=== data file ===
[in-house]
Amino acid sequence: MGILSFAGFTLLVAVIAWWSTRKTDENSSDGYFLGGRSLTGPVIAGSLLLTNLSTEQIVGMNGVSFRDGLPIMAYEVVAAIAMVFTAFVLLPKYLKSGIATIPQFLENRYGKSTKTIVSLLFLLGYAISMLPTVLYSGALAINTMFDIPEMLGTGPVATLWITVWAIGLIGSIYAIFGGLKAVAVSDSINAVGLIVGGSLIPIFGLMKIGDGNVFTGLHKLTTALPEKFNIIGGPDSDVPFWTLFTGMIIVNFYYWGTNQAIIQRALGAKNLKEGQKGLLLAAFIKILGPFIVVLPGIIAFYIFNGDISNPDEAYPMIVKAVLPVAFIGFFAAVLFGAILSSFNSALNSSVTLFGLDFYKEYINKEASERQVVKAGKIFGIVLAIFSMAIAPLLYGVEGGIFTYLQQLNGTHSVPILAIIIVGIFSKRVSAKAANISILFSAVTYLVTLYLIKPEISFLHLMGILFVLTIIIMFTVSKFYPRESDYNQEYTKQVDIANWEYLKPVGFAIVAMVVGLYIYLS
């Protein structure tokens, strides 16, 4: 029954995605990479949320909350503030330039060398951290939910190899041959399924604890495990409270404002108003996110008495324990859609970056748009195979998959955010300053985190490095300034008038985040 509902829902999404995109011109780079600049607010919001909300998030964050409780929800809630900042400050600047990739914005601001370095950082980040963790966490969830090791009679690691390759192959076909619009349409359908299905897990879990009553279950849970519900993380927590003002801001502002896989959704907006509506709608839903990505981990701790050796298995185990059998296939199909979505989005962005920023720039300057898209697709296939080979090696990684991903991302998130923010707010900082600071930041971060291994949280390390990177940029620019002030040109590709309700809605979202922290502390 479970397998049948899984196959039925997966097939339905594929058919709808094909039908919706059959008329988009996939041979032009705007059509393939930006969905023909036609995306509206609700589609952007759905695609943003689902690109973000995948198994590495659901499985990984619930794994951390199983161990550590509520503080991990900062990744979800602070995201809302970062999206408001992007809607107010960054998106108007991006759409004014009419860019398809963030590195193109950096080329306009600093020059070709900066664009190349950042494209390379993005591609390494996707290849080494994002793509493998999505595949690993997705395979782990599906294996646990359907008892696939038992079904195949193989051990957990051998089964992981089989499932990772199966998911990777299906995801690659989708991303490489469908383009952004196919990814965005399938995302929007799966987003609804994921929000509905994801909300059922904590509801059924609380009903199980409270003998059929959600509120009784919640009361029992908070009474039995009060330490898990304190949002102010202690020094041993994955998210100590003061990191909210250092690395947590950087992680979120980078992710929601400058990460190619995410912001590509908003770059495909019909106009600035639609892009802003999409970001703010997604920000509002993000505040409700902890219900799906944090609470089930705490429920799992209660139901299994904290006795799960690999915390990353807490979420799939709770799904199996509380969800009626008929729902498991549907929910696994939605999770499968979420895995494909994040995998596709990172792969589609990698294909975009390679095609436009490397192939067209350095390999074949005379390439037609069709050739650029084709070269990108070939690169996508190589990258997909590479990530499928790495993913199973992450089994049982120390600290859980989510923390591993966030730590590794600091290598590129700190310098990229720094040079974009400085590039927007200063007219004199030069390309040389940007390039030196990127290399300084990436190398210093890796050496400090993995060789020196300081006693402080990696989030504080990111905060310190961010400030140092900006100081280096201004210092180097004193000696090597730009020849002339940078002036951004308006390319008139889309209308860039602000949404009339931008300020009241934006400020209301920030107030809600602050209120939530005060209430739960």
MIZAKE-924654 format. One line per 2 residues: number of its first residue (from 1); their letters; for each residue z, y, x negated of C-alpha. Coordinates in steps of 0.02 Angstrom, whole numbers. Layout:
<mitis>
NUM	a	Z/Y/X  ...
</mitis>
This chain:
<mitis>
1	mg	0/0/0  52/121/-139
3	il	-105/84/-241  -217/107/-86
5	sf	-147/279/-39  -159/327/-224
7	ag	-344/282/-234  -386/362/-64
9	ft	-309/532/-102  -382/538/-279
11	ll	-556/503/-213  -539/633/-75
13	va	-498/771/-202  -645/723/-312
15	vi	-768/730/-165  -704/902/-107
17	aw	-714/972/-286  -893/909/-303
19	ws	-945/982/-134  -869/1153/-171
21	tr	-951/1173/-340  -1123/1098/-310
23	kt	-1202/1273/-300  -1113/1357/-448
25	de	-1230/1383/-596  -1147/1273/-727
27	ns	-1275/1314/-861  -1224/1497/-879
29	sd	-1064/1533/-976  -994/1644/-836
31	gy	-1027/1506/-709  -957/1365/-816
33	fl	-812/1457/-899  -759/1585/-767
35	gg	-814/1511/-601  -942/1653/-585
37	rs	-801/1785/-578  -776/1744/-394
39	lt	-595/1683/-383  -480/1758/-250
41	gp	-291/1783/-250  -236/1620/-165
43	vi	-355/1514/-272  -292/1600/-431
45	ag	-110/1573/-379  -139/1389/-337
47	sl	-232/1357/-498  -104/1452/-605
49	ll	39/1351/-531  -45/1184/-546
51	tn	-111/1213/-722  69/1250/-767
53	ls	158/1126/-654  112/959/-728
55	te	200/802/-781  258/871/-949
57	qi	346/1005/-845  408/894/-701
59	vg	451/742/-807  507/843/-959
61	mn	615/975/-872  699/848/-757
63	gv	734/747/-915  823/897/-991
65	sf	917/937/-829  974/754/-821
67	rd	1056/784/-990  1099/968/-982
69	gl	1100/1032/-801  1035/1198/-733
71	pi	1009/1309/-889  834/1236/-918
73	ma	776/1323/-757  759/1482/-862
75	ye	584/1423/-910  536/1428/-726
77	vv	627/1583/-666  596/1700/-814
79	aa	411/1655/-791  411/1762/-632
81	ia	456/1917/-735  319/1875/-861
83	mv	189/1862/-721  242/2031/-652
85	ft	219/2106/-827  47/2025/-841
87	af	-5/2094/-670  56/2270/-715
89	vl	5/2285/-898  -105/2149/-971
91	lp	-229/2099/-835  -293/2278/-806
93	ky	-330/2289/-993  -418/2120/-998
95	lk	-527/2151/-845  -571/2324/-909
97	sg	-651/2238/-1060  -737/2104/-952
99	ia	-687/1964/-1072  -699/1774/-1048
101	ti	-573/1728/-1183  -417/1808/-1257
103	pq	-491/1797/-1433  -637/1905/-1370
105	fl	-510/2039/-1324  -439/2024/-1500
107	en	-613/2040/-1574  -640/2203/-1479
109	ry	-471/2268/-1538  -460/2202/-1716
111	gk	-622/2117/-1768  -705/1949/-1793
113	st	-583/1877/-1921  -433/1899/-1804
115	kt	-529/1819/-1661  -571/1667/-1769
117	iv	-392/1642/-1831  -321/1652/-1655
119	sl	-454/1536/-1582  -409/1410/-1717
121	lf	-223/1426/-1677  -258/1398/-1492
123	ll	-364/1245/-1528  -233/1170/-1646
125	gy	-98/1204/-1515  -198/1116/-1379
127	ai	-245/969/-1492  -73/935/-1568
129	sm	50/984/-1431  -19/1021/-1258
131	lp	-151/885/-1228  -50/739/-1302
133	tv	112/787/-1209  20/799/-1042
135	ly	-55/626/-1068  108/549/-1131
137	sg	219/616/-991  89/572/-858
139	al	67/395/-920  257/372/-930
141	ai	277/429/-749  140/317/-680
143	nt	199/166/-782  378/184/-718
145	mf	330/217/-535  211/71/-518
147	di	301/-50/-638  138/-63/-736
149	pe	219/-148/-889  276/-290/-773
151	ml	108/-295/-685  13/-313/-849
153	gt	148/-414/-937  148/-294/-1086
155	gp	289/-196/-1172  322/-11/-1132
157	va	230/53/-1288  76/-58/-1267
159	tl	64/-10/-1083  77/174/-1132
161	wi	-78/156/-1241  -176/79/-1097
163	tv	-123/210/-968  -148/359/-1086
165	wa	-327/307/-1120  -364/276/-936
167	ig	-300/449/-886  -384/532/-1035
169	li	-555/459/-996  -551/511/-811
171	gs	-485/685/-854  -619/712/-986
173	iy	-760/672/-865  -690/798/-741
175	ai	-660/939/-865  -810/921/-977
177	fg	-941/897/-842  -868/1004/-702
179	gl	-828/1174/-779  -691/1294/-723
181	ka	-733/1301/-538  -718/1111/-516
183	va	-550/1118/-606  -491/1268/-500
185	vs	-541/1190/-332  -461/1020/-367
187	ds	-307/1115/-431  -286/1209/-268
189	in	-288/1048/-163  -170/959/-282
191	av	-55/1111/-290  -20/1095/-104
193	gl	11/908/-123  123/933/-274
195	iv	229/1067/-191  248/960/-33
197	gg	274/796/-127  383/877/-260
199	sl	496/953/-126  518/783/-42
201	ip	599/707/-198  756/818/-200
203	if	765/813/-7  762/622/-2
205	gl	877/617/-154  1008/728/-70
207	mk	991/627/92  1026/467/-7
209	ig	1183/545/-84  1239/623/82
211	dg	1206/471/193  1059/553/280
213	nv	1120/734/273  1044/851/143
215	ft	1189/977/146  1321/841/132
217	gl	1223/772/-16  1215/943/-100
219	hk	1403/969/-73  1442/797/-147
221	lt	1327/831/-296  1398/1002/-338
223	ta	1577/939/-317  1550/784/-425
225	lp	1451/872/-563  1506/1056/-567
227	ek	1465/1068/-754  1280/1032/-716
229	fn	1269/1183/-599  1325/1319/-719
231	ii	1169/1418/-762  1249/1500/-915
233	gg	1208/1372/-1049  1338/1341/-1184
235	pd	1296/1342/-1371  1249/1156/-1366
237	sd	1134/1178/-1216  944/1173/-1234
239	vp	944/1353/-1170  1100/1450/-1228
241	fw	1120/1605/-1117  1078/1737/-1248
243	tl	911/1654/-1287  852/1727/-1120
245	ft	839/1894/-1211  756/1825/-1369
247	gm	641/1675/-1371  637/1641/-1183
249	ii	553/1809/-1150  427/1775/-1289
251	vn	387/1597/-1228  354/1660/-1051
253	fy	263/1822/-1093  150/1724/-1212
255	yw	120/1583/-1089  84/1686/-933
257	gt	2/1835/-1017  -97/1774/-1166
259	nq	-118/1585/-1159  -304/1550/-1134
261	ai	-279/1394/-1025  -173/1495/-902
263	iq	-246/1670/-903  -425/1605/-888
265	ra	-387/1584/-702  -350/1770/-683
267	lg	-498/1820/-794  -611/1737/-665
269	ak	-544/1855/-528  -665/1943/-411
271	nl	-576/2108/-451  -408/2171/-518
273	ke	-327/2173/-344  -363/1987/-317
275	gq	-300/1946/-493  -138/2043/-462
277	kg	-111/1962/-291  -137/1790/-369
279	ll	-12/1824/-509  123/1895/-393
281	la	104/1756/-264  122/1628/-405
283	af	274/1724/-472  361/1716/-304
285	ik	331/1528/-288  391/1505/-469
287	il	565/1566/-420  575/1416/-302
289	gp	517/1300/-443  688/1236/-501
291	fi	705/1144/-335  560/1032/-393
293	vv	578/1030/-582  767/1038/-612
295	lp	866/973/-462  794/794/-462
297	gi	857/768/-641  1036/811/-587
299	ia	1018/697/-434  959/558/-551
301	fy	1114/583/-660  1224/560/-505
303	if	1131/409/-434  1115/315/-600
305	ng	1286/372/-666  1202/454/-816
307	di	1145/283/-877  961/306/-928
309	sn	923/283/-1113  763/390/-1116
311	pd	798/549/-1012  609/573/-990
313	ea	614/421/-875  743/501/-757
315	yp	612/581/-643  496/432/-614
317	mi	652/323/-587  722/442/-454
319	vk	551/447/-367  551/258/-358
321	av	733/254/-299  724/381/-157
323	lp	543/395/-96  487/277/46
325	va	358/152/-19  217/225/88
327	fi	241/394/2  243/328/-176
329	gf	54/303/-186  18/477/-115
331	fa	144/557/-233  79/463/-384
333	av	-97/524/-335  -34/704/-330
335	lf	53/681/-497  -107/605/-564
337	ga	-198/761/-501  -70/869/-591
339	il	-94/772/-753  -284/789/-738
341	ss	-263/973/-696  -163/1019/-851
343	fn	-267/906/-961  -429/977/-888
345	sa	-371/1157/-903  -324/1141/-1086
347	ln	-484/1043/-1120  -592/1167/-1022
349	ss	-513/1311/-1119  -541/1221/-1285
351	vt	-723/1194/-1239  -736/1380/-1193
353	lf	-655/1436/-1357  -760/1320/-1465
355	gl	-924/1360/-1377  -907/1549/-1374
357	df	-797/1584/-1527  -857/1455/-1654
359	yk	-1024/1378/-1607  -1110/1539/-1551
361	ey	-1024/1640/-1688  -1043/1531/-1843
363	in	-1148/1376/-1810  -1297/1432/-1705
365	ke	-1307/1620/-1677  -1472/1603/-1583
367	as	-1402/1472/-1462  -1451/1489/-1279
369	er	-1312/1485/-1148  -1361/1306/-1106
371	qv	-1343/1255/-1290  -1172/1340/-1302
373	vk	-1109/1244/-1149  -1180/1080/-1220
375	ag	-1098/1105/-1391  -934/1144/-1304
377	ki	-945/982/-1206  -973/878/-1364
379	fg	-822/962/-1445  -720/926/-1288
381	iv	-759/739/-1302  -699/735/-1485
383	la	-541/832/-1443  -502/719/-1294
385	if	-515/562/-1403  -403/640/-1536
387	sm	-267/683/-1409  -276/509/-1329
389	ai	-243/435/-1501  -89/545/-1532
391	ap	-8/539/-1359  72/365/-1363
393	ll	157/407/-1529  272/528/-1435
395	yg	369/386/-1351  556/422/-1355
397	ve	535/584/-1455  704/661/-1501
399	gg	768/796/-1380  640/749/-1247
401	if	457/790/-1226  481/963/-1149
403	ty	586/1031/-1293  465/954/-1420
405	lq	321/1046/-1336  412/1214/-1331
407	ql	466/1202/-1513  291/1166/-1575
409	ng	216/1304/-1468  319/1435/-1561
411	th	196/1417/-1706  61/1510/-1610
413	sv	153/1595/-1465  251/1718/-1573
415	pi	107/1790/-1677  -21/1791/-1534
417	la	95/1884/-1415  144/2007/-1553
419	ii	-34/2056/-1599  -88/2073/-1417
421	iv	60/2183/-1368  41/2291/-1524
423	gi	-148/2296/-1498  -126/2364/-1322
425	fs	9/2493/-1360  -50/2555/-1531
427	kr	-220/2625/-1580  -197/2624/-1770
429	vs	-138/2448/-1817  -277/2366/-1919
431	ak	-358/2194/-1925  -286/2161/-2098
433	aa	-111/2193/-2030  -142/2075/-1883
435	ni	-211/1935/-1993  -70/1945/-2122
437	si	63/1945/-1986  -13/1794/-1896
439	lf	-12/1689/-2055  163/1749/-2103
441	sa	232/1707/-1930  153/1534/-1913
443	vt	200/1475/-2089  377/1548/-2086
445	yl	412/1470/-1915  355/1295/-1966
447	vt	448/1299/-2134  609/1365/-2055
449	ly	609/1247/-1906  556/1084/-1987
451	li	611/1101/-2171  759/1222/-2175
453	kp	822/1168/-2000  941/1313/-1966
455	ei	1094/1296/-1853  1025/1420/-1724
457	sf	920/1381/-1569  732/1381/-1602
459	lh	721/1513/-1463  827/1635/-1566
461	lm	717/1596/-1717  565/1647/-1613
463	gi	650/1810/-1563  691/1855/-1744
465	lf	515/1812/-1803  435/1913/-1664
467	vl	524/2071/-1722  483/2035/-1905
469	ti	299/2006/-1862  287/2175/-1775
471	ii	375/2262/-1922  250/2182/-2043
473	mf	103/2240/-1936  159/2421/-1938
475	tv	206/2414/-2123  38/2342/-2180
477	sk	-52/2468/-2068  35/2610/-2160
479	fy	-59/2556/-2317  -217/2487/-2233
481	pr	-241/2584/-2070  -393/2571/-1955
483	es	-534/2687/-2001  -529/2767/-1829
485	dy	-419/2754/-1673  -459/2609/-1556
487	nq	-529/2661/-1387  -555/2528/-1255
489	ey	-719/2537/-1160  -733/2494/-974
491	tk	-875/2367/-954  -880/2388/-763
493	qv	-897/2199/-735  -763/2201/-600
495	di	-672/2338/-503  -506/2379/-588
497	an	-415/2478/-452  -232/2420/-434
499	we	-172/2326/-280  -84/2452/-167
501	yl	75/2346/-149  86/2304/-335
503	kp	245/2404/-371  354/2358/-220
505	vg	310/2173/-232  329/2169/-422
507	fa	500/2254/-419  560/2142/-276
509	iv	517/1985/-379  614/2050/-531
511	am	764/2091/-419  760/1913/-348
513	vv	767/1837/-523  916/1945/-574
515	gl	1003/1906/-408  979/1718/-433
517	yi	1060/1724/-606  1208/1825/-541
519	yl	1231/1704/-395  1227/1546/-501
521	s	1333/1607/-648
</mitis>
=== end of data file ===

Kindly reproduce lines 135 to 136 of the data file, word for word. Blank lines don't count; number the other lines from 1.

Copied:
251	vn	387/1597/-1228  354/1660/-1051
253	fy	263/1822/-1093  150/1724/-1212